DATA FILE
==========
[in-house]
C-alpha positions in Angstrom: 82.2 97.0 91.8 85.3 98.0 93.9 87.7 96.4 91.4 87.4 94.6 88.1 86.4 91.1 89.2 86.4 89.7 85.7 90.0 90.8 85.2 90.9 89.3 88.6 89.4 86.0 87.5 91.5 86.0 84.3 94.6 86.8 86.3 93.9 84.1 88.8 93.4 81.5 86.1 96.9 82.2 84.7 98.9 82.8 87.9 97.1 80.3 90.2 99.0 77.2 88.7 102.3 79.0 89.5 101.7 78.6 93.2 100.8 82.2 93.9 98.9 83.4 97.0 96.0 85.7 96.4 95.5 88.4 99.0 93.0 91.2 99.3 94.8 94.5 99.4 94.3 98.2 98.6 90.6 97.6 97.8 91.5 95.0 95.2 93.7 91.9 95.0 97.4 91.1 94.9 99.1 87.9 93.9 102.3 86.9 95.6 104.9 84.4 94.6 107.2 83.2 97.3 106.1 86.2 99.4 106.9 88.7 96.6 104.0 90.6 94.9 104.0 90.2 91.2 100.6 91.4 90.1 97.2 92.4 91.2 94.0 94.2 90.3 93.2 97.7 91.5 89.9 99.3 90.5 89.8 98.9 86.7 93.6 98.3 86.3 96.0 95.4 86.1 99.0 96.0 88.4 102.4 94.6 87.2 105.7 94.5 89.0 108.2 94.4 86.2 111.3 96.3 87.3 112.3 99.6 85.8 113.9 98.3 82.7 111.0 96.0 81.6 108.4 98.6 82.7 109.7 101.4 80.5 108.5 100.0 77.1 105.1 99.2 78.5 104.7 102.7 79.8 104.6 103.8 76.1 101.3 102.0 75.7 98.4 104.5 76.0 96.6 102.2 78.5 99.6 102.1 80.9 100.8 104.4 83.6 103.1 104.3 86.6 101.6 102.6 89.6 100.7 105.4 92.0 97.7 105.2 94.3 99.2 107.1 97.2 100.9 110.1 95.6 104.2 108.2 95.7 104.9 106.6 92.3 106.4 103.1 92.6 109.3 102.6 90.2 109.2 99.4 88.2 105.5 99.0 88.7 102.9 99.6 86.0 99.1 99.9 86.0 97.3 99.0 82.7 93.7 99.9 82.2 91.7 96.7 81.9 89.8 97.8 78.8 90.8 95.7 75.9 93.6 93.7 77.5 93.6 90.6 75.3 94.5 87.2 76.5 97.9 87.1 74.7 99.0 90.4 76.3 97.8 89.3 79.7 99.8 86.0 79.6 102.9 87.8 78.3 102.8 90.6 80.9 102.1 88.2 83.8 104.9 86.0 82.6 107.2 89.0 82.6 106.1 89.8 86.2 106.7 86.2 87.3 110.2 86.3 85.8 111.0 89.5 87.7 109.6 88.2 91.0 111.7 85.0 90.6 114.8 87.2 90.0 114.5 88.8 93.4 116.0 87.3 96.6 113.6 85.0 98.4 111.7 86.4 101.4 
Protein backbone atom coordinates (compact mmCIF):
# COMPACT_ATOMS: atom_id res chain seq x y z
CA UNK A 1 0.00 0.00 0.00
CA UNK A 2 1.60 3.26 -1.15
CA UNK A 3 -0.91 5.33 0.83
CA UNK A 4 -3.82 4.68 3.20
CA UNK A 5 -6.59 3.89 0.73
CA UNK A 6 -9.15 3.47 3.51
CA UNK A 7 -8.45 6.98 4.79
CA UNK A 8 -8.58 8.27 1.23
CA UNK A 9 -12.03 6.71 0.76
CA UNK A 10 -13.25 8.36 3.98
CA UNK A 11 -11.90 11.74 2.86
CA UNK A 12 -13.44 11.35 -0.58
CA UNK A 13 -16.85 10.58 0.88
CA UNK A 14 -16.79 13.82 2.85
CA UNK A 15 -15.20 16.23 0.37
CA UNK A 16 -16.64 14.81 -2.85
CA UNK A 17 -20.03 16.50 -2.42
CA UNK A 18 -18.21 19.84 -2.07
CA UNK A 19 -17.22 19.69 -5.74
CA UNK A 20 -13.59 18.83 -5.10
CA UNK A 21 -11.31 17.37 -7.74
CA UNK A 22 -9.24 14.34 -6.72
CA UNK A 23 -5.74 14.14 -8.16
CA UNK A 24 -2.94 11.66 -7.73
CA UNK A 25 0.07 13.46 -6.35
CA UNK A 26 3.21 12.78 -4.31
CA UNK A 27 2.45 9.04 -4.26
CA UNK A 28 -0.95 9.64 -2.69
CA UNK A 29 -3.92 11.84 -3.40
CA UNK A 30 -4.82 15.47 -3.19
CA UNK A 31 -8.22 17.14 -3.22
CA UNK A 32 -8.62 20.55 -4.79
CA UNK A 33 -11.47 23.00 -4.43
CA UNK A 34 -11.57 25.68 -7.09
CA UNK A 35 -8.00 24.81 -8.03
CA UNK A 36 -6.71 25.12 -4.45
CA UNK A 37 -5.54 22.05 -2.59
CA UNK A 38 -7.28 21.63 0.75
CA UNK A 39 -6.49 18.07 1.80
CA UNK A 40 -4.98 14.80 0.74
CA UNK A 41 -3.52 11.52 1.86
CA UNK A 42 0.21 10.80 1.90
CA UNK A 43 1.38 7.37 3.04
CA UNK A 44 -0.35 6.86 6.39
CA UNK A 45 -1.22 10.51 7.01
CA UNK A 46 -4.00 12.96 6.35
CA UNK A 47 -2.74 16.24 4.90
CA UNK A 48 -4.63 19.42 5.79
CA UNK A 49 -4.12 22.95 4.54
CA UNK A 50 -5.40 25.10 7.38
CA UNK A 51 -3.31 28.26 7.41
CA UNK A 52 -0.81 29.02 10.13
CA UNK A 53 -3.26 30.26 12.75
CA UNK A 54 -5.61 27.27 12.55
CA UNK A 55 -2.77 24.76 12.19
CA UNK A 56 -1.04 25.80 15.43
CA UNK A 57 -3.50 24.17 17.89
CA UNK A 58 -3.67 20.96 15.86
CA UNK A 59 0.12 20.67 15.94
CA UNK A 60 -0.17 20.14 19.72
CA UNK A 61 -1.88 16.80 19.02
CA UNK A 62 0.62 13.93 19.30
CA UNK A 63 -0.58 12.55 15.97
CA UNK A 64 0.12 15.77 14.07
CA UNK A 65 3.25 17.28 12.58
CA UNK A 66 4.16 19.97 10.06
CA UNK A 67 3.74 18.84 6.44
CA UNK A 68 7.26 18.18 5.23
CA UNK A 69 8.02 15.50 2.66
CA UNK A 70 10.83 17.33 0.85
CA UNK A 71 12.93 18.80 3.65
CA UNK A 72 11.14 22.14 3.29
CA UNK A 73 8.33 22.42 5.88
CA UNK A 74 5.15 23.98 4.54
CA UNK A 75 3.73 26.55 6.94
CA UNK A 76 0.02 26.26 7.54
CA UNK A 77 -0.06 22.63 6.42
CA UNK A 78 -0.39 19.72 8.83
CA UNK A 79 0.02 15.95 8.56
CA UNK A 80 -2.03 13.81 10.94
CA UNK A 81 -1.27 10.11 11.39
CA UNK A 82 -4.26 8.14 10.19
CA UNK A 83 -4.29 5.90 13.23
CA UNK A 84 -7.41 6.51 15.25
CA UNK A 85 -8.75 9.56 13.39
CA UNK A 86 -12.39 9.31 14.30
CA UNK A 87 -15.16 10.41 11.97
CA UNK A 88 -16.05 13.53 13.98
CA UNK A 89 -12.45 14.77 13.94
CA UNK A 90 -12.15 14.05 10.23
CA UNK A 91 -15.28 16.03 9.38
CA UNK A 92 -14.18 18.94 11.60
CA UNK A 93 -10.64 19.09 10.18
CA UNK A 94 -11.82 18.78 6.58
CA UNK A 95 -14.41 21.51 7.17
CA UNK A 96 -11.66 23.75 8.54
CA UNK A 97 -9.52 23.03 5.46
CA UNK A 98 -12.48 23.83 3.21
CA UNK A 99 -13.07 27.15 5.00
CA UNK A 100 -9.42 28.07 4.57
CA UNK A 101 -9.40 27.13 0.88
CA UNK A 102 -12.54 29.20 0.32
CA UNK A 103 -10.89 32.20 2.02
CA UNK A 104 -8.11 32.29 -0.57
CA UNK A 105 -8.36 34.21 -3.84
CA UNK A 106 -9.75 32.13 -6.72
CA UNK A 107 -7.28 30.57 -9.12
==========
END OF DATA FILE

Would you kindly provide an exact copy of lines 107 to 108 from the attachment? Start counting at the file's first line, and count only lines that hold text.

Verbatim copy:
CA UNK A 103 -10.89 32.20 2.02
CA UNK A 104 -8.11 32.29 -0.57